Since recreational cannabis was legalized in October 2018, we’ve received many questions from clients on how to respond to incidents on their property that involve cannabis (recreational or medicinal).
A simple Google search will reveal a plethora of information about the Dos and Don’ts for managing marijuana use on your commercial property. While we can summarize the information from Government websites for you, the best way to support you in managing this risk is by sharing a client’s story and what was learned from the experience.
[If you’d like to educate yourself on Cannabis laws and regulations, please refer to the “Further Reading” section at the end of this blog post.]
Mark Rutherford is the General Manager at Brimacombe, a ski resort in Ontario. Mark has agreed to share the story of their encounter with medicinal marijuana and what they learned from this experience in order to educate others. It is important to note that alcohol and recreational cannabis are not permitted on Brimacombe property in order to minimize this type of risk.
In the Winter of 2019, a guest arrived and was smoking cannabis while unloading their vehicle. The guest was informed that the use of cannabis (recreational) was not permitted on the property and was directed to a smoking area. In the smoking area, the guest read on a sign that medicinal cannabis users must report to the front desk. Upon arriving at the front desk, the guest asked for assistance. This was the first occurrence of any medical user inquiring about being directed to the Medical Use area. The staff were caught off-guard and wanted to ensure that they were following protocol. Senior management was called, which delayed the process further. The guest was asked to produce their medical certificate, which they did, and then was verbally directed to the area that was designated as the “Medical Cannabis Use” site. No further interaction occurred with this guest; however, the guest posted to social media their perceived treatment, including negative reviews, and filed a complaint with the human rights tribunal (later retracted).
Gougeon: What did you learn from this incident?
Mark from Brimacombe: The following 3 points were learned from this incident:
- We retracted our Medical Use Location Policy and we now permit medical cannabis dose intake at all three smoking areas to eliminate confusion and isolation.
- We continue to train our staff on the proper way to approach someone smoking cannabis – by asking if it is for medical use first. If the user says that it is medicinal, then an employee directs them to the smoking area and calls a supervisor to view the user’s medical certificate. If the user says it’s recreational, the employee informs the guest that recreational use is not permitted. A supervisor is called to take over the situation.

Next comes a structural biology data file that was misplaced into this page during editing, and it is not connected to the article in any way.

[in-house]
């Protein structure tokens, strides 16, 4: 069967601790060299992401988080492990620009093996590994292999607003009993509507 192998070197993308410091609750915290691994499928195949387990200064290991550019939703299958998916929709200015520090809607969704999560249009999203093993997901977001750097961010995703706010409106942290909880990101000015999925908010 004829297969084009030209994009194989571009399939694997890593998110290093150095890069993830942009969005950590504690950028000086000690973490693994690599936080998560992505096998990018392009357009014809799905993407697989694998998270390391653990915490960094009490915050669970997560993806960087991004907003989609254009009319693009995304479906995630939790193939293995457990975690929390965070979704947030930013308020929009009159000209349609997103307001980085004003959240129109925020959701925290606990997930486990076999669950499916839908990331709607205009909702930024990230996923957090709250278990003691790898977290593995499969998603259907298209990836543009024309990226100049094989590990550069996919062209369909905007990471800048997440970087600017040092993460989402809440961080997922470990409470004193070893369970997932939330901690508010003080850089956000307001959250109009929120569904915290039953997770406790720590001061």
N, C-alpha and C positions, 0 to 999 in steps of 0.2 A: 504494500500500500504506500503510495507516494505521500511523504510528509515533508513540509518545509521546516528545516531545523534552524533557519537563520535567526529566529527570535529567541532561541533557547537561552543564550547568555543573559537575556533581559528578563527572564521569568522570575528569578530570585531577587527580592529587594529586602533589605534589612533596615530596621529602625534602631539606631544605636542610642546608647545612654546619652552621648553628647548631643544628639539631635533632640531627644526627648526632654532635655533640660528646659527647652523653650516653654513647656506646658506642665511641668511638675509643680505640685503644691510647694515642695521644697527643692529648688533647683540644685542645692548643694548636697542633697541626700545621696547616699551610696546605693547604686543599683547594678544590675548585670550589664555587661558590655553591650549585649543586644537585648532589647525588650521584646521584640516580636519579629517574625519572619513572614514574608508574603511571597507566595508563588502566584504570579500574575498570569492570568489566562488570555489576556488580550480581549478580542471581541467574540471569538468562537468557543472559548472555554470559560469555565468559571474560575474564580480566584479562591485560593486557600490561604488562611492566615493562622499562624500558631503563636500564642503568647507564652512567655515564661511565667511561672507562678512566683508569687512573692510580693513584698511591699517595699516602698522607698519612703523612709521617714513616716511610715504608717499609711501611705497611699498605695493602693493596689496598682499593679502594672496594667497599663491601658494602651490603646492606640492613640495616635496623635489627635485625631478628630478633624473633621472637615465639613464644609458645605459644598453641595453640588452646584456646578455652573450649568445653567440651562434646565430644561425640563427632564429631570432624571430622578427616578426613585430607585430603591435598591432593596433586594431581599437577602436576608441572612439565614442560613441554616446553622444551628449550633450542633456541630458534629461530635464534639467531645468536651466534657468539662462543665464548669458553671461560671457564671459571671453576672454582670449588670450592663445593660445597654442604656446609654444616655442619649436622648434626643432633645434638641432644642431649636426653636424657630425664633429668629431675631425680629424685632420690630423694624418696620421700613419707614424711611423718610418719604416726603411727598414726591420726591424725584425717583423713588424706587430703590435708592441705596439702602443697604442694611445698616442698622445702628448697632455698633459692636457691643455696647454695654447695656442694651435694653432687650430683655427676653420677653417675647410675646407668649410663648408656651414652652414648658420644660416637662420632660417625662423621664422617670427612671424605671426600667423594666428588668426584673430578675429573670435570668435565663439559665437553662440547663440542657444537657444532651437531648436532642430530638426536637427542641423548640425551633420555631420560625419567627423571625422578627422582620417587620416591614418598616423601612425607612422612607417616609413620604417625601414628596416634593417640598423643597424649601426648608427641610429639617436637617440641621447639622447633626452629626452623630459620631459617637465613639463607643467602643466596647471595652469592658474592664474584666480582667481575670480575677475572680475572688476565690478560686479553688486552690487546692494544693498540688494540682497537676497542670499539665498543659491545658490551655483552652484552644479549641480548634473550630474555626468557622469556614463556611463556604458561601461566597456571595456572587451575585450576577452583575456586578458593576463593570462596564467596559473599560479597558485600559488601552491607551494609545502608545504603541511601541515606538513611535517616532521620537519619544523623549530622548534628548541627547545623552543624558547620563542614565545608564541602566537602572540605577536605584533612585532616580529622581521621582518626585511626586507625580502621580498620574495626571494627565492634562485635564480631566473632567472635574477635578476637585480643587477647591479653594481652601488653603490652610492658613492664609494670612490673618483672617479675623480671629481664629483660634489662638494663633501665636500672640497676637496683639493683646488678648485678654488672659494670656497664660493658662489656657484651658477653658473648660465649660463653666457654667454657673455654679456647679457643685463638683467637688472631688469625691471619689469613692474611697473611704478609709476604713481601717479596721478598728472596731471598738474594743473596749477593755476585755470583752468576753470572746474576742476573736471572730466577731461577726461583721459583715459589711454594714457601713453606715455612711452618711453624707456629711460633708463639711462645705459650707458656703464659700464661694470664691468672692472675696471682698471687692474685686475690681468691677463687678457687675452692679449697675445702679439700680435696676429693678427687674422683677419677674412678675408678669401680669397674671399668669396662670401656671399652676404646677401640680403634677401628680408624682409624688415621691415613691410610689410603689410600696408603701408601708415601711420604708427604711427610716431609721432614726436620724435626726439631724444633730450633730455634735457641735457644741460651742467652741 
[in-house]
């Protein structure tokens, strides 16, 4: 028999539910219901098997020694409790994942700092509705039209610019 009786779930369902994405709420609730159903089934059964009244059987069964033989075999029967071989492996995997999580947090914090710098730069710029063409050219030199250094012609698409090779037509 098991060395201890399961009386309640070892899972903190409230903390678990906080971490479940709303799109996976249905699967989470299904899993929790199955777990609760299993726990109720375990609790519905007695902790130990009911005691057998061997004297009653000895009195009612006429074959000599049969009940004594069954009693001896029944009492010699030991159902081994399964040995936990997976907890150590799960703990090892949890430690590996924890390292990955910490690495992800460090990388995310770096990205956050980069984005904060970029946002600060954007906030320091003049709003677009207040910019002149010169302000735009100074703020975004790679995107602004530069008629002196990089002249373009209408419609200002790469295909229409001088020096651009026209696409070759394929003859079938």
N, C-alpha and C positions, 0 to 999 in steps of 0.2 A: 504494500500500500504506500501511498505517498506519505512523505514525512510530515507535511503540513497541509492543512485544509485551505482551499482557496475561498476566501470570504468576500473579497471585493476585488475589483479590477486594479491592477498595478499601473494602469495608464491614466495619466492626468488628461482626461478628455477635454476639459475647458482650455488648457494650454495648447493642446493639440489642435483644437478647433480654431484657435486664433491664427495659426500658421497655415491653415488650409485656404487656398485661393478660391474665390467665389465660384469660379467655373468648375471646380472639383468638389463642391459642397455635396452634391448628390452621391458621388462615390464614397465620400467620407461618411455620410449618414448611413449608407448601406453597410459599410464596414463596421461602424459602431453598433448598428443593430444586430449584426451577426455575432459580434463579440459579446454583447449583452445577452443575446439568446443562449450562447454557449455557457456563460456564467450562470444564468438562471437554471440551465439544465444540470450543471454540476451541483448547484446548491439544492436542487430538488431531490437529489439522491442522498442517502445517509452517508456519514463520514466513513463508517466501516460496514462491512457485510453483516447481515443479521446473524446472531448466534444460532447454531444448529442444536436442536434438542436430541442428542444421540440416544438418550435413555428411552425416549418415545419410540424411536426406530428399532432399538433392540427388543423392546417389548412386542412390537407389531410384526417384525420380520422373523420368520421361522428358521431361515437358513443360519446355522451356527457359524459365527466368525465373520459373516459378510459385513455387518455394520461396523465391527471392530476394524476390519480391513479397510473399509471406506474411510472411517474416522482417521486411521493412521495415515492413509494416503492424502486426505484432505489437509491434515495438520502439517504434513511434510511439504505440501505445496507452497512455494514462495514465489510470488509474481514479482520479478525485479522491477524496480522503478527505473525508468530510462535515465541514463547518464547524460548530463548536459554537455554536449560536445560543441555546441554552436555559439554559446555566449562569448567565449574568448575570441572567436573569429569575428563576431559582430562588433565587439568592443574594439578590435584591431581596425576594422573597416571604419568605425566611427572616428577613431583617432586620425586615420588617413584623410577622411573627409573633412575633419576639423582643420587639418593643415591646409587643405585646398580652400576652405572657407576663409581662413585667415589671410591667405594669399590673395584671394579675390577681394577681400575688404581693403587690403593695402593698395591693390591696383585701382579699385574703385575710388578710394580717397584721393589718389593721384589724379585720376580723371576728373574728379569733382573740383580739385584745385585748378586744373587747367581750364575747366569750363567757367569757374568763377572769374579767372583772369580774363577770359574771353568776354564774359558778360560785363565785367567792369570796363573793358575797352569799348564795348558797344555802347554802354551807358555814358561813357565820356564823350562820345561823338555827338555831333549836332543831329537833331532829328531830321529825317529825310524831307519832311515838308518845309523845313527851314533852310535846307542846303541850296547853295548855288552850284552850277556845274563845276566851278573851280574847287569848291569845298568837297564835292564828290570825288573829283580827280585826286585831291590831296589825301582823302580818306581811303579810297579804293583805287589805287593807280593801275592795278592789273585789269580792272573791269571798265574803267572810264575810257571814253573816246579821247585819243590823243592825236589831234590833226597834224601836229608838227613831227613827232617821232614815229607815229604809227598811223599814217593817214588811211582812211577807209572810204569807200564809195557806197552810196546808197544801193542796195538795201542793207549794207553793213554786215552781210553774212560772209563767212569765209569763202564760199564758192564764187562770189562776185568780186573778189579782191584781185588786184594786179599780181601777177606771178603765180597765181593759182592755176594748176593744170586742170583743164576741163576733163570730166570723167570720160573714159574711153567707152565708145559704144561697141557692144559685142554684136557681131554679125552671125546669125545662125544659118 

- As a facility operator, we have a responsibility to all our guests to ensure that we are mitigating risks to the best of our ability. Following this incident, we contacted our local Police Department to ask about our responsibilities regarding medical users who we believe are intoxicated from their medication and allowing them to drive from our property. The department could only state that it was a “grey area” and that we should call the police to let them handle it.
Gougeon: How would you advise other resort owners to better manage marijuana use by clients or by staff?
Mark from Brimacombe: Develop a training session that covers communicating with known or suspected Cannabis users backed up by a policy that outlines the steps to take when the use is for both medical and recreational. Understand that if you allow smoking on your property, then you must allow medical users to smoke or vape their dose.
Contact your local police department to inquire about what to do in the event of a person suspected to be intoxicated beyond having the ability to safely function on your property or operate a motor vehicle.
It's difficult to know whether a guest is under the influence of either alcohol or cannabis. The key to minimizing risk in your business around cannabis use (medicinal or recreational) is to perform the following:
- Review or adopt a drug and alcohol policy that aligns with your brand and culture.
- Ensure your staff are frequently trained on this policy including all new and seasonal staff. Practice possible scenarios so that your staff know how to respond.
- Keep updated documentation and logs.
- Provide Accident Investigation training for staff should an incident occur related to cannabis or alcohol use. Ensure your ski patrol and/or first responders to the scene complete an incident reporting form (ex. Ski Area Accident Report [SAAR] Form), which asks whether there has been drug/alcohol use.
Contact us if you have questions about managing the risk of cannabis use at your resort. We’re here to help you simplify the chaos of risk that impact your operations.